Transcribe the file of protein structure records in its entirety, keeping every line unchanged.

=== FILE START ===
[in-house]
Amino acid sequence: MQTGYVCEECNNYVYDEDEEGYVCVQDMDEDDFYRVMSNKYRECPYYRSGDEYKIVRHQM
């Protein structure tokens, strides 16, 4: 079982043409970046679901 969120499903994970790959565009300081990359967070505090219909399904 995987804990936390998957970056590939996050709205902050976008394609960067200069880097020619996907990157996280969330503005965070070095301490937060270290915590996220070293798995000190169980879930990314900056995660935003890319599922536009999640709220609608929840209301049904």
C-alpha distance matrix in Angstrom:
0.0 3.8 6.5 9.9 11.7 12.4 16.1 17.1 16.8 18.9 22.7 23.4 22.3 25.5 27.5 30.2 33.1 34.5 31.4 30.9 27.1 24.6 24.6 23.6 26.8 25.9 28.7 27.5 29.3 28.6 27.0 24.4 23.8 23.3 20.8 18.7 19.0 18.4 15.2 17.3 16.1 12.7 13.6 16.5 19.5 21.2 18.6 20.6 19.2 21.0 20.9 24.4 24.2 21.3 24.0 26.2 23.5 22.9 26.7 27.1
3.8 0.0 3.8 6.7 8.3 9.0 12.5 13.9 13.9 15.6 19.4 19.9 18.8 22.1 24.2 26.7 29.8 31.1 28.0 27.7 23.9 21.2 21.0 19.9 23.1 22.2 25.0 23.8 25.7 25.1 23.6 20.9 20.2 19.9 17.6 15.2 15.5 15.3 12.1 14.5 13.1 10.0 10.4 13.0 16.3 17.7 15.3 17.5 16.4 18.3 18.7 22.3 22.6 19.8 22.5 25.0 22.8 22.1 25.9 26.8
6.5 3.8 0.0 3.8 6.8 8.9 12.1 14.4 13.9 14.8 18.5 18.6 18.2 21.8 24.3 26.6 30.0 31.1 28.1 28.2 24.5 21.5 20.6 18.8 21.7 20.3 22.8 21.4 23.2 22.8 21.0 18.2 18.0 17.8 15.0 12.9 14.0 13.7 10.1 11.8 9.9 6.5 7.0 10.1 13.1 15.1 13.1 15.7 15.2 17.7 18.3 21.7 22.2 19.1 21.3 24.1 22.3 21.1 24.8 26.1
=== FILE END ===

[in-house]
Amino acid sequence: MQTGYVCEECNNYVYDEDEEGYVCVQDMDEDDFYRVMSNKYRECPYYRSGDEYKIVRHQM
């Protein structure tokens, strides 16, 4: 079982043409970046679901 969120499903994970790959565009300081990359967070505090219909399904 995987804990936390998957970056590939996050709205902050976008394609960067200069880097020619996907990157996280969330503005965070070095301490937060270290915590996220070293798995000190169980879930990314900056995660935003890319599922536009999640709220609608929840209301049904």
C-alpha distance matrix in Angstrom:
0.0 3.8 6.5 9.9 11.7 12.4 16.1 17.1 16.8 18.9 22.7 23.4 22.3 25.5 27.5 30.2 33.1 34.5 31.4 30.9 27.1 24.6 24.6 23.6 26.8 25.9 28.7 27.5 29.3 28.6 27.0 24.4 23.8 23.3 20.8 18.7 19.0 18.4 15.2 17.3 16.1 12.7 13.6 16.5 19.5 21.2 18.6 20.6 19.2 21.0 20.9 24.4 24.2 21.3 24.0 26.2 23.5 22.9 26.7 27.1
3.8 0.0 3.8 6.7 8.3 9.0 12.5 13.9 13.9 15.6 19.4 19.9 18.8 22.1 24.2 26.7 29.8 31.1 28.0 27.7 23.9 21.2 21.0 19.9 23.1 22.2 25.0 23.8 25.7 25.1 23.6 20.9 20.2 19.9 17.6 15.2 15.5 15.3 12.1 14.5 13.1 10.0 10.4 13.0 16.3 17.7 15.3 17.5 16.4 18.3 18.7 22.3 22.6 19.8 22.5 25.0 22.8 22.1 25.9 26.8
6.5 3.8 0.0 3.8 6.8 8.9 12.1 14.4 13.9 14.8 18.5 18.6 18.2 21.8 24.3 26.6 30.0 31.1 28.1 28.2 24.5 21.5 20.6 18.8 21.7 20.3 22.8 21.4 23.2 22.8 21.0 18.2 18.0 17.8 15.0 12.9 14.0 13.7 10.1 11.8 9.9 6.5 7.0 10.1 13.1 15.1 13.1 15.7 15.2 17.7 18.3 21.7 22.2 19.1 21.3 24.1 22.3 21.1 24.8 26.1